There is no such thing as an overreaction when it comes to the health of Jacob deGrom. Paper cut, razor burn, a brain freeze from drinking a Slurpee too fast.
Order up whatever is necessary. CT scan, X-rays, an MRI. Rustle up the whole medical staff to study him with a magnifying glass.
And when deGrom exits a scrimmage game, as he did Tuesday night after the first inning, with a frustrated look on his face, we’re sounding the sirens as if the entire Mets’ season is sinking.
Because that’s what it felt like for about 20 hours, as deGrom was listed as dealing with “back-muscle tightness” and everyone was holding their breath for the MRI results. Shortly after 3 p.m., however, we decided to temporarily switch off Flushing’s Emergency Broadcast System, due to a source informing us that deGrom’s MRI did not reveal anything “concerning” and the team’s ace remained day-to-day.
Does that mean the crisis has passed? Hardly. Since I’ve spent more time around the Mets than my immediate family during most of the past two decades, and knowing them as we do, the default position in these situations always leans toward alarmist. We’ve all witnessed a forearm ache somehow morph into Tommy John surgery or a tired shoulder become a season-ending rotator-cuff repair.
Health-care hijinks has been as much a part of the Flushing landscape as chop-shops and jet exhaust. But as far as deGrom is concerned, maybe it’s somewhat encouraging that he’s experienced this back-muscle issue before. Twice, actually.
Rarely are pre-existing conditions a good thing. Although in this case, if you remember back to 2018, when deGrom was delayed in spring training by a similar back problem, he turned out OK. DeGrom’s prep work got sidetracked just enough to prevent him from making the Opening Day start -- understudy Noah Syndergaard struck out 10 to beat the Cardinals that afternoon -- but the rest was magical.
Once the pain had evaporated, deGrom went on to make 32 starts, pitch 217 innings, craft a 1.70 ERA and win the first of his back-to-back Cy Young awards. What bothered him most that season -- other than a hyperextended elbow in early May -- was the nightly headache of seeing his brilliant efforts swirl down the drain from lack of run support. Finishing that year with a 10-9 record was enough to make anyone sick. But over time, deGrom apparently developed an immunity to that aggravation, because it helped him stay dominant again the following season, when an 11-8 mark didn’t stop him from the second Cy.
It’s too early to tell what deGrom’s back-tightness history means for this whack-a-do 2020 sprint. Never before have players plowed through a month of spring training, stopped for four months, then rushed through an abbreviated three-week summer camp to ready themselves for a 60-game regular season. And when you factor in baseball’s obsession with meticulous routines and long, drawn-out preparation, there is potential for serious breakage among the players while adjusting to this new normal.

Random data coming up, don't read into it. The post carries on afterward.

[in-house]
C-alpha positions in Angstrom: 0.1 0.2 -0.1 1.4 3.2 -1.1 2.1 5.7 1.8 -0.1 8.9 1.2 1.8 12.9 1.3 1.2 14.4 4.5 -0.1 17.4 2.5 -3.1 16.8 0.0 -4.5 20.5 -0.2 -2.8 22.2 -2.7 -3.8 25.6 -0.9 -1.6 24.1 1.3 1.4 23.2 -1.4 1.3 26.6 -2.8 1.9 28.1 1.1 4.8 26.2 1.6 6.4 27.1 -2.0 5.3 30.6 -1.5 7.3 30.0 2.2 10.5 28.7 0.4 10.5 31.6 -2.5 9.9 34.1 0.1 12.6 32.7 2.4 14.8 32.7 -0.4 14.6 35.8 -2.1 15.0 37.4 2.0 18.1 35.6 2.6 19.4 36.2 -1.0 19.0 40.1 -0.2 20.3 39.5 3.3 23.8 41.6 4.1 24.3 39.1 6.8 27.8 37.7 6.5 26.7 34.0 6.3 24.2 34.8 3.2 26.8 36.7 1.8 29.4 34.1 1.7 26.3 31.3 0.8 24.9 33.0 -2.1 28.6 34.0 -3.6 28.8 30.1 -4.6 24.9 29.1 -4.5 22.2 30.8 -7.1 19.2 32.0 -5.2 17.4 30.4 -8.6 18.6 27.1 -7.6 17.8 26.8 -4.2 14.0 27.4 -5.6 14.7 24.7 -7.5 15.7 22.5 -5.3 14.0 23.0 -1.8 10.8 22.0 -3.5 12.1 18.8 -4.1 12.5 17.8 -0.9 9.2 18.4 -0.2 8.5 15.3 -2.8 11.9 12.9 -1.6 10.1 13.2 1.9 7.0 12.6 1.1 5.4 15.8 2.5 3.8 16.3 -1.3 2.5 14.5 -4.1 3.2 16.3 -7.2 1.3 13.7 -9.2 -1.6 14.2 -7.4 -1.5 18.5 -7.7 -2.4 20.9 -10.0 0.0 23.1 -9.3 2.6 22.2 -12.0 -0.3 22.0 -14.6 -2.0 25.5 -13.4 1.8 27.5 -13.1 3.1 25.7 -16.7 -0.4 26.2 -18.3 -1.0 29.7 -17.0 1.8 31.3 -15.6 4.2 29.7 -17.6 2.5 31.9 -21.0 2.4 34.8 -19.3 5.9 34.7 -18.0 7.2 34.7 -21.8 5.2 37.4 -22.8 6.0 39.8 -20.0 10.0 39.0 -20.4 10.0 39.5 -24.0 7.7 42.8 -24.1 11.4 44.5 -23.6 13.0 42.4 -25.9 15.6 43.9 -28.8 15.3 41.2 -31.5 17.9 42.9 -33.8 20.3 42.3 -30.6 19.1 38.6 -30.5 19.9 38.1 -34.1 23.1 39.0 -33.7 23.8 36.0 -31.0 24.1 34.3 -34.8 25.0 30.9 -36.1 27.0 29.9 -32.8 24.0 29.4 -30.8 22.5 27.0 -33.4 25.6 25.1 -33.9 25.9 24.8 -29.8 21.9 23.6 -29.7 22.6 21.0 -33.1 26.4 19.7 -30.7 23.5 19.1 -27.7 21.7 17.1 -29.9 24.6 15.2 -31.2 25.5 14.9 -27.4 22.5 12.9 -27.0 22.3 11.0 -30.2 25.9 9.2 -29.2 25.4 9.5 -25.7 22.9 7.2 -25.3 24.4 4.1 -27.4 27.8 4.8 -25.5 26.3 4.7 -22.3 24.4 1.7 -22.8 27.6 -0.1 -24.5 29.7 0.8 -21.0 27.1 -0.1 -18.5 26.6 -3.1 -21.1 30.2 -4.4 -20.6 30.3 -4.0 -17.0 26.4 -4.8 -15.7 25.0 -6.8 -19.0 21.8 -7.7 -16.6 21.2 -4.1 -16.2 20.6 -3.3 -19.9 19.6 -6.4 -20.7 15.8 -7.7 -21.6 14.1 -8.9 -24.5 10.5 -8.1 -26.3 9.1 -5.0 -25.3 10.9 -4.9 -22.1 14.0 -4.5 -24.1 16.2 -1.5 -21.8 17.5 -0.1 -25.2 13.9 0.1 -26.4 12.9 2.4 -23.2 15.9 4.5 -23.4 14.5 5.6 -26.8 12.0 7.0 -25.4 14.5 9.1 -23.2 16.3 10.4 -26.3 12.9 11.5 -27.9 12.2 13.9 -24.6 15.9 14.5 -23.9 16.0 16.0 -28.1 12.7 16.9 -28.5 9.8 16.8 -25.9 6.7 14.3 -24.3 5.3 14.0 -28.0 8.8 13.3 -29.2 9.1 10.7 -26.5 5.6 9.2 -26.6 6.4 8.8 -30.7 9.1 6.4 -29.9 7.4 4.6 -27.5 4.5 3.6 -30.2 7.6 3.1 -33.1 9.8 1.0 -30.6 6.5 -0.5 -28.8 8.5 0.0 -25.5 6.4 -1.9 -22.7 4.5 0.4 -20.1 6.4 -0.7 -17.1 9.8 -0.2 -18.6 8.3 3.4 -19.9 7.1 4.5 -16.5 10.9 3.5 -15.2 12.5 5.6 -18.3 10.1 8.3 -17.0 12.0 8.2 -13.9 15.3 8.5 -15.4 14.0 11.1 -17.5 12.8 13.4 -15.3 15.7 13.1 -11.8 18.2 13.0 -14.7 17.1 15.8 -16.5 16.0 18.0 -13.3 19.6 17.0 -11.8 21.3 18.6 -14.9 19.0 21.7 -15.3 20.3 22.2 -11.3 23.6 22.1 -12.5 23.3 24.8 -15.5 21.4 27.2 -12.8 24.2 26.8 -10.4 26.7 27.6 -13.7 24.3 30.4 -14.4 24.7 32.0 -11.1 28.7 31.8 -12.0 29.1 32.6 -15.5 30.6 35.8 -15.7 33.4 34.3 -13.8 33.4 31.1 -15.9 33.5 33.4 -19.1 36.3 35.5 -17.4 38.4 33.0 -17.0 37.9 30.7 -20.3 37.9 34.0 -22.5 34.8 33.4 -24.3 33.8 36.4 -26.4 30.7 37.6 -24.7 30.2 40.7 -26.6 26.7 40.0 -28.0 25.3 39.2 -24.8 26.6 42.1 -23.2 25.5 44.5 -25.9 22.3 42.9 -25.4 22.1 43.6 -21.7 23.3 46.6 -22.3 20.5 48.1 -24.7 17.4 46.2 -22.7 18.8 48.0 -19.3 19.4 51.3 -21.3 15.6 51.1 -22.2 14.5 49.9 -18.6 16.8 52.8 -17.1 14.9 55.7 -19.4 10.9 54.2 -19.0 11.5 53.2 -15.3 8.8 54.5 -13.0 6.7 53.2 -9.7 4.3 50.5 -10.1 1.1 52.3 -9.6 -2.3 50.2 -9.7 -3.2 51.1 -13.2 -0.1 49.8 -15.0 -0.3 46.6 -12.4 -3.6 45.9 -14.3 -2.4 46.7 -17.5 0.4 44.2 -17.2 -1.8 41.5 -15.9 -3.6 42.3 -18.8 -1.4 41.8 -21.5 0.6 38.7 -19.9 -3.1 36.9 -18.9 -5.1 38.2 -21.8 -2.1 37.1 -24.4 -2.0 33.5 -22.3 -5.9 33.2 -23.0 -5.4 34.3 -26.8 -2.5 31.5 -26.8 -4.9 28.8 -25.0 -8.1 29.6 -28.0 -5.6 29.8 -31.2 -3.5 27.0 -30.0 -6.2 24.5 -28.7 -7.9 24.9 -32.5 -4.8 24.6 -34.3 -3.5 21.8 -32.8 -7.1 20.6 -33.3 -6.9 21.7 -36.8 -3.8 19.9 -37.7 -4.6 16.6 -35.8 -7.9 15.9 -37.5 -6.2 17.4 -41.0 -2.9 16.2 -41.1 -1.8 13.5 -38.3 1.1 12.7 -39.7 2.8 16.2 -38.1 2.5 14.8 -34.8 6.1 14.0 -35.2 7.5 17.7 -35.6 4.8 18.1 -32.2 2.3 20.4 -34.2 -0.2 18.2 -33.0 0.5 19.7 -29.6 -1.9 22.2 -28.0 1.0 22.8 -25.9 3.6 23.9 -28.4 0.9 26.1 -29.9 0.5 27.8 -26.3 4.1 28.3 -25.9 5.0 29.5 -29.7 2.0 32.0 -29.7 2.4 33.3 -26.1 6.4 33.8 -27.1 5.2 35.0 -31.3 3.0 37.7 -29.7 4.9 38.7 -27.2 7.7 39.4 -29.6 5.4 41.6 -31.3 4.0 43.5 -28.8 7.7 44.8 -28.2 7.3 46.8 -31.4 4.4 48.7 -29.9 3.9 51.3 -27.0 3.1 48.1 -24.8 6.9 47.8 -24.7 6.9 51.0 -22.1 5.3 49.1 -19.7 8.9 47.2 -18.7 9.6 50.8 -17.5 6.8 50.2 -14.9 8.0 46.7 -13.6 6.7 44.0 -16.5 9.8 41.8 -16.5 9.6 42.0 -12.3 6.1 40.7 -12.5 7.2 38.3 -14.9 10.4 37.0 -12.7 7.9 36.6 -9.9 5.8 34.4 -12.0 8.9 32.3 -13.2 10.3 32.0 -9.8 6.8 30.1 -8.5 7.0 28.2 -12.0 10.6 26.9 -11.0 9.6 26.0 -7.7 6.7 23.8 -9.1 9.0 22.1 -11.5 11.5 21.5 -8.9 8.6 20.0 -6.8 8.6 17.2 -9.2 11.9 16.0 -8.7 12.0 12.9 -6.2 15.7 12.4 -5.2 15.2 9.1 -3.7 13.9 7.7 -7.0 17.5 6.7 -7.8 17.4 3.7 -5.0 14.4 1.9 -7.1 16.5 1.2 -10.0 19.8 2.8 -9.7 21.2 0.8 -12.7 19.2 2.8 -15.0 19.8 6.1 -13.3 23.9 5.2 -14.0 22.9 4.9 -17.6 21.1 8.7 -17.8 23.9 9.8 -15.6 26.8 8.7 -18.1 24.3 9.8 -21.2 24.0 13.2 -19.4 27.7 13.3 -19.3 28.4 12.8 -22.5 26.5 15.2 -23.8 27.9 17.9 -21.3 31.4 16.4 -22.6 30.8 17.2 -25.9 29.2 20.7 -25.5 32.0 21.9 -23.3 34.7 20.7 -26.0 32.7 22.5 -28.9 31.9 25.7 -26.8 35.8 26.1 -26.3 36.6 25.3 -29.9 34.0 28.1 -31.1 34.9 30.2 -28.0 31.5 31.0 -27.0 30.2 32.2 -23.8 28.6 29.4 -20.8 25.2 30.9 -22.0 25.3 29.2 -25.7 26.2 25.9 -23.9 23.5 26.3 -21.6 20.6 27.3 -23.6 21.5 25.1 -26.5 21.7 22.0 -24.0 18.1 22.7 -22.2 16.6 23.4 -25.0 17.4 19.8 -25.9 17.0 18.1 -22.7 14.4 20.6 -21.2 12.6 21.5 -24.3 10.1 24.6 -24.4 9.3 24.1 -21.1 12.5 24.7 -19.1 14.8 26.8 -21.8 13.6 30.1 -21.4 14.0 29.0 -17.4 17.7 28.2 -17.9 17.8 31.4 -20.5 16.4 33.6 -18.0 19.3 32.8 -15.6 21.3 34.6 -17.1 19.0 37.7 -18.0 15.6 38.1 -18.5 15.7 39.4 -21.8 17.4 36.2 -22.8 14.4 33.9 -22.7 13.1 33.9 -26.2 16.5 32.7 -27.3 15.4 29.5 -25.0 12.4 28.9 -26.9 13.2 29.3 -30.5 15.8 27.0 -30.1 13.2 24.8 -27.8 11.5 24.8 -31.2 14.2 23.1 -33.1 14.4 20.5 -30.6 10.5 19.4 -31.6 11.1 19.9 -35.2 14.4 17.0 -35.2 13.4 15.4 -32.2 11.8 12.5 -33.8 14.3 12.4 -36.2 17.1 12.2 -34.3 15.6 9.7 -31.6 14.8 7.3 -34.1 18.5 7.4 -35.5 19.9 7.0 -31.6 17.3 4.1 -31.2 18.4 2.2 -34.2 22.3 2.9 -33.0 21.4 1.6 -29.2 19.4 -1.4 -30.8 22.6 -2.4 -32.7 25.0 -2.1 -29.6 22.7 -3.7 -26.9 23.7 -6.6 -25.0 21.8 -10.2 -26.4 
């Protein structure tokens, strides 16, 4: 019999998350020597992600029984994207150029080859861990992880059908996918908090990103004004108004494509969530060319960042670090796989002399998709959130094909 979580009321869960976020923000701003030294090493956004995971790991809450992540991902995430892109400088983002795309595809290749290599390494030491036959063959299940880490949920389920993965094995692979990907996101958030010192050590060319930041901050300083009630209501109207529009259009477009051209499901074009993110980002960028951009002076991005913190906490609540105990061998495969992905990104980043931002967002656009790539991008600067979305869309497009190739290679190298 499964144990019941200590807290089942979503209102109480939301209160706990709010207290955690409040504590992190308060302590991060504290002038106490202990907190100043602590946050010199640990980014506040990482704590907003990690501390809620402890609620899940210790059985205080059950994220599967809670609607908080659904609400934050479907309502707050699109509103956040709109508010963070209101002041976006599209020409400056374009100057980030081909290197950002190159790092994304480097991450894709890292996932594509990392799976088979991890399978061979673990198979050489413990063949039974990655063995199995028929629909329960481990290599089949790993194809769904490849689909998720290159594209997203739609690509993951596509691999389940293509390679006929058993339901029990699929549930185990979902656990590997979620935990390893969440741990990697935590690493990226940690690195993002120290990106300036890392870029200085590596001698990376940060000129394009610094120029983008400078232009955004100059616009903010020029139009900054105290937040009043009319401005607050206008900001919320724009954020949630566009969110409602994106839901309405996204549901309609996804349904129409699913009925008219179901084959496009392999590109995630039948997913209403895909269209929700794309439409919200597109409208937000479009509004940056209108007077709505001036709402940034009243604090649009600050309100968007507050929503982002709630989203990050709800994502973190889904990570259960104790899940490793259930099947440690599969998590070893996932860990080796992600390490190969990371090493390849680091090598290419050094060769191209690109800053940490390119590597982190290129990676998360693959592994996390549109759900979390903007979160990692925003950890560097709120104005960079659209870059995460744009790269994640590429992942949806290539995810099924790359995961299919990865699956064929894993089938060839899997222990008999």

Which leads us to the Mets’ current evaluation of deGrom and how they should handle him with only nine days left before the July 24 opener against the Braves at Citi Field. On Tuesday night, in a full-pinstripes dress rehearsal, deGrom struck out Brandon Nimmo and J.D. Davis before his premature exit.
“I didn’t notice anything,” manager Luis Rojas said Wednesday. “I think he touched three digits in [radar-gun] readings during the inning.”
Rojas went on to say he didn’t realize deGrom was out until the ace was missing from his usual seat in the dugout. He also said he didn’t speak to deGrom either that night or the following morning at Citi Field. If I were the Mets’ manager, I’d probably want to check on my two-time Cy Young winner in some fashion: text, email, Tik Tok, whatever. But the rookie skipper sounded content to leave it to the team’s performance staff, which will now have to determine when deGrom can pitch again.
He was previously scheduled to start Sunday’s exhibition game against the Yankees, a tune-up that would then put him in line for Friday’s opener. But that now could be in jeopardy, especially if deGrom requires some kind of shot to calm down any lingering inflammation. Playing only 37% of a normal schedule this season, every game is nearly three times more important than usual, so sitting deGrom for any of them is a significant blow. But the possibility of turning a relatively minor back issue into a bigger problem that could swallow half the season is going to require some hefty risk-benefit analysis.
“There's some things that happen in this game that get in the way of any plan that you may have, but it's definitely something to take in to consideration,” Rojas said. “Injuries are going to play a big part in the short season like this.”
History suggests deGrom may need a little time to get totally right again, before pursuing a Cy three-peat. The Mets just have to be smart (and patient) enough to give it to him.